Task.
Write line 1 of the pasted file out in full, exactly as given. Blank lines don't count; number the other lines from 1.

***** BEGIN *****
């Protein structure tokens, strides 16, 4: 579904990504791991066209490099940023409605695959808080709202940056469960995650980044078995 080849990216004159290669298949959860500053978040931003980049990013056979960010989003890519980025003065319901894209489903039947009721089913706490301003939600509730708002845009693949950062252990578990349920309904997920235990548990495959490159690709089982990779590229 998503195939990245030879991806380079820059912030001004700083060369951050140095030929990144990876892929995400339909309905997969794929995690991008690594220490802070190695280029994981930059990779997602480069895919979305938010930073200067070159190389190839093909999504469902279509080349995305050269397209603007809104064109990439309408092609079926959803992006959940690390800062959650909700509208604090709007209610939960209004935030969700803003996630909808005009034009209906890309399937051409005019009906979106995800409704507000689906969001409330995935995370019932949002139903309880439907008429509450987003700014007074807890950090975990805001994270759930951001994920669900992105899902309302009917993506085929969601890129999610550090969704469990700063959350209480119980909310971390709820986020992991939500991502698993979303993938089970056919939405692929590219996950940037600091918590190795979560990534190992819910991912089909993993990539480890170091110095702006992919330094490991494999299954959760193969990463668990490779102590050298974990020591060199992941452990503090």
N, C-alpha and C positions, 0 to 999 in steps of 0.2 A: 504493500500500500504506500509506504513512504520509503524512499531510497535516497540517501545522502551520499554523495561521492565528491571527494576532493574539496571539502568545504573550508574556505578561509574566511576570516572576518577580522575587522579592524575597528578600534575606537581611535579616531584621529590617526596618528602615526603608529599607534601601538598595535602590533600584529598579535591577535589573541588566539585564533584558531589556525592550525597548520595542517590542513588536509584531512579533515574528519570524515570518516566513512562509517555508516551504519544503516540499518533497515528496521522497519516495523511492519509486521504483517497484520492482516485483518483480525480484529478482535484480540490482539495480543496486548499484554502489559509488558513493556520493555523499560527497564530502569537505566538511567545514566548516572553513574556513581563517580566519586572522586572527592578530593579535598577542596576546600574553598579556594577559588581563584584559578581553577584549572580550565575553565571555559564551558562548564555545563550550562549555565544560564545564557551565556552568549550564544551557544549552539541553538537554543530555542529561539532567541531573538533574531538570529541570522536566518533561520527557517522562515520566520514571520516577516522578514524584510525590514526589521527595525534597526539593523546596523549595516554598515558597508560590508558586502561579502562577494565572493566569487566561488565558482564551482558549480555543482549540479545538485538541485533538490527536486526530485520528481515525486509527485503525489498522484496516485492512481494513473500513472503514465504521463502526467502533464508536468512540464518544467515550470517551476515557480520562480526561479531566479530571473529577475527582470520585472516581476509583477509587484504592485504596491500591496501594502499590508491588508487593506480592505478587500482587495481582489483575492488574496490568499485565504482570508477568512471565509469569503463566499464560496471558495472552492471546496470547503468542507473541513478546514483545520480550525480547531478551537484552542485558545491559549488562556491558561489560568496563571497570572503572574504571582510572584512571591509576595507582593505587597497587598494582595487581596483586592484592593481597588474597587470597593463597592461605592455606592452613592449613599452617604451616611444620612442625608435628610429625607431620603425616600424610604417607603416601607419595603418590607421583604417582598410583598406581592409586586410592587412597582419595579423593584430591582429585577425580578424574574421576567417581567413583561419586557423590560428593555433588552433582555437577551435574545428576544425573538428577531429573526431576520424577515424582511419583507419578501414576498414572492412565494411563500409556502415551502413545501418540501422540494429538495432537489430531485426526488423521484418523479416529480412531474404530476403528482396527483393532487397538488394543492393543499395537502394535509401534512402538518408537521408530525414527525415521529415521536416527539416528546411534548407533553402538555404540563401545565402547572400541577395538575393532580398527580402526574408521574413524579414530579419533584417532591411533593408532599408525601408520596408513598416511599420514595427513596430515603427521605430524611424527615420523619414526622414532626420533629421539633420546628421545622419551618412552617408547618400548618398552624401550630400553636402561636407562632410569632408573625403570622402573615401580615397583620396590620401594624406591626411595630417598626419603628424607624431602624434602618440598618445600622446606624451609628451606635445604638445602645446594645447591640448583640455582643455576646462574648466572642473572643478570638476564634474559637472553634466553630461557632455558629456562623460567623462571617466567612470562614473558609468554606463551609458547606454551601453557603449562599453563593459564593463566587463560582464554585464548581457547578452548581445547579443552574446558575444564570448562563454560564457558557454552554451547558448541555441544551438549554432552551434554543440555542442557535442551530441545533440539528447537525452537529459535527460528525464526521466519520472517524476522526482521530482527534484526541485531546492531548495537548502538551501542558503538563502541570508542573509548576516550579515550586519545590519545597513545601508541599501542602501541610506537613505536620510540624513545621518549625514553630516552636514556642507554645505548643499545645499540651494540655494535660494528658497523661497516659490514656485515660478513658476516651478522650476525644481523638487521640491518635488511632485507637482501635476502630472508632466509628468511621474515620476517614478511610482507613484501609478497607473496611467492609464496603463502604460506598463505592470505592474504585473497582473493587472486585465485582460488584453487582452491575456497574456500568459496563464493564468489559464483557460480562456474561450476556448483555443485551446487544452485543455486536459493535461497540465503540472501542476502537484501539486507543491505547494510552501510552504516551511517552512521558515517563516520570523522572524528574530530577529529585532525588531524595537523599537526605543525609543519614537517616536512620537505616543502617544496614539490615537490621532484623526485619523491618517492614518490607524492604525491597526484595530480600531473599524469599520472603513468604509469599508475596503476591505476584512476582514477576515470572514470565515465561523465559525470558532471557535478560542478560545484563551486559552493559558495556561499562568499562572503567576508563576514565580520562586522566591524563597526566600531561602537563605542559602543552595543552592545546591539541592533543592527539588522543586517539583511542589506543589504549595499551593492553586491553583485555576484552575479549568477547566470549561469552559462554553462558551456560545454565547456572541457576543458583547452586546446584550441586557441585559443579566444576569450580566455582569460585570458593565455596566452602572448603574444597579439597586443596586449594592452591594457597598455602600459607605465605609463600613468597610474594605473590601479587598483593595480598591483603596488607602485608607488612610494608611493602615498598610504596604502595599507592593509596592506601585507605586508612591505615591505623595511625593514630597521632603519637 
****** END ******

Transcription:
């Protein structure tokens, strides 16, 4: 579904990504791991066209490099940023409605695959808080709202940056469960995650980044078995 080849990216004159290669298949959860500053978040931003980049990013056979960010989003890519980025003065319901894209489903039947009721089913706490301003939600509730708002845009693949950062252990578990349920309904997920235990548990495959490159690709089982990779590229 998503195939990245030879991806380079820059912030001004700083060369951050140095030929990144990876892929995400339909309905997969794929995690991008690594220490802070190695280029994981930059990779997602480069895919979305938010930073200067070159190389190839093909999504469902279509080349995305050269397209603007809104064109990439309408092609079926959803992006959940690390800062959650909700509208604090709007209610939960209004935030969700803003996630909808005009034009209906890309399937051409005019009906979106995800409704507000689906969001409330995935995370019932949002139903309880439907008429509450987003700014007074807890950090975990805001994270759930951001994920669900992105899902309302009917993506085929969601890129999610550090969704469990700063959350209480119980909310971390709820986020992991939500991502698993979303993938089970056919939405692929590219996950940037600091918590190795979560990534190992819910991912089909993993990539480890170091110095702006992919330094490991494999299954959760193969990463668990490779102590050298974990020591060199992941452990503090």